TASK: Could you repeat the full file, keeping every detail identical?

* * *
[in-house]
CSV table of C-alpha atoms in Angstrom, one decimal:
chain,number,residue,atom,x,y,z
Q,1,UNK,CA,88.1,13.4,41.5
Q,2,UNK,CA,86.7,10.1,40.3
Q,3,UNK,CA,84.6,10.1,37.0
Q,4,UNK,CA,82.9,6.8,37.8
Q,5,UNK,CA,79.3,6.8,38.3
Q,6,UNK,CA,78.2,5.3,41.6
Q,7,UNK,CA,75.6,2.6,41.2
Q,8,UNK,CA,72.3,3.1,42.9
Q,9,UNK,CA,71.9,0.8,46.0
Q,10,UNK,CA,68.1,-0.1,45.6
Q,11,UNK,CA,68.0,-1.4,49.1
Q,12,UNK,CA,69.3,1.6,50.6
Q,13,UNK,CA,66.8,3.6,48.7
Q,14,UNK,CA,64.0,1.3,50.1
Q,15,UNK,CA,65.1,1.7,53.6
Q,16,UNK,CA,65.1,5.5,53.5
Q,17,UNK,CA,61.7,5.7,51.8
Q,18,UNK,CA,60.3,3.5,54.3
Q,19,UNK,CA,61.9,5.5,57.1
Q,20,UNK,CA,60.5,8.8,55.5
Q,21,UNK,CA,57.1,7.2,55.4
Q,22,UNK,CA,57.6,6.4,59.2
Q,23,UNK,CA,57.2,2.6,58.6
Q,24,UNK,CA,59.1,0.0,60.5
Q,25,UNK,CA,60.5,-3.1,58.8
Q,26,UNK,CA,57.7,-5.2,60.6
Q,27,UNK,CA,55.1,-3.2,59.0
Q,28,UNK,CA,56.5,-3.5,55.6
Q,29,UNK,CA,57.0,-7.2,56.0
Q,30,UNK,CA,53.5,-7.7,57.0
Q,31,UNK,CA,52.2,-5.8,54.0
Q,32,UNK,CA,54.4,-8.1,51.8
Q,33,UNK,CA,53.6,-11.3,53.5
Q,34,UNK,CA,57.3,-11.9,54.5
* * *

[in-house]
CSV table of C-alpha atoms in Angstrom, one decimal:
chain,number,residue,atom,x,y,z
Q,1,UNK,CA,88.1,13.4,41.5
Q,2,UNK,CA,86.7,10.1,40.3
Q,3,UNK,CA,84.6,10.1,37.0
Q,4,UNK,CA,82.9,6.8,37.8
Q,5,UNK,CA,79.3,6.8,38.3
Q,6,UNK,CA,78.2,5.3,41.6
Q,7,UNK,CA,75.6,2.6,41.2
Q,8,UNK,CA,72.3,3.1,42.9
Q,9,UNK,CA,71.9,0.8,46.0
Q,10,UNK,CA,68.1,-0.1,45.6
Q,11,UNK,CA,68.0,-1.4,49.1
Q,12,UNK,CA,69.3,1.6,50.6
Q,13,UNK,CA,66.8,3.6,48.7
Q,14,UNK,CA,64.0,1.3,50.1
Q,15,UNK,CA,65.1,1.7,53.6
Q,16,UNK,CA,65.1,5.5,53.5
Q,17,UNK,CA,61.7,5.7,51.8
Q,18,UNK,CA,60.3,3.5,54.3
Q,19,UNK,CA,61.9,5.5,57.1
Q,20,UNK,CA,60.5,8.8,55.5
Q,21,UNK,CA,57.1,7.2,55.4
Q,22,UNK,CA,57.6,6.4,59.2
Q,23,UNK,CA,57.2,2.6,58.6
Q,24,UNK,CA,59.1,0.0,60.5
Q,25,UNK,CA,60.5,-3.1,58.8
Q,26,UNK,CA,57.7,-5.2,60.6
Q,27,UNK,CA,55.1,-3.2,59.0
Q,28,UNK,CA,56.5,-3.5,55.6
Q,29,UNK,CA,57.0,-7.2,56.0
Q,30,UNK,CA,53.5,-7.7,57.0
Q,31,UNK,CA,52.2,-5.8,54.0
Q,32,UNK,CA,54.4,-8.1,51.8
Q,33,UNK,CA,53.6,-11.3,53.5
Q,34,UNK,CA,57.3,-11.9,54.5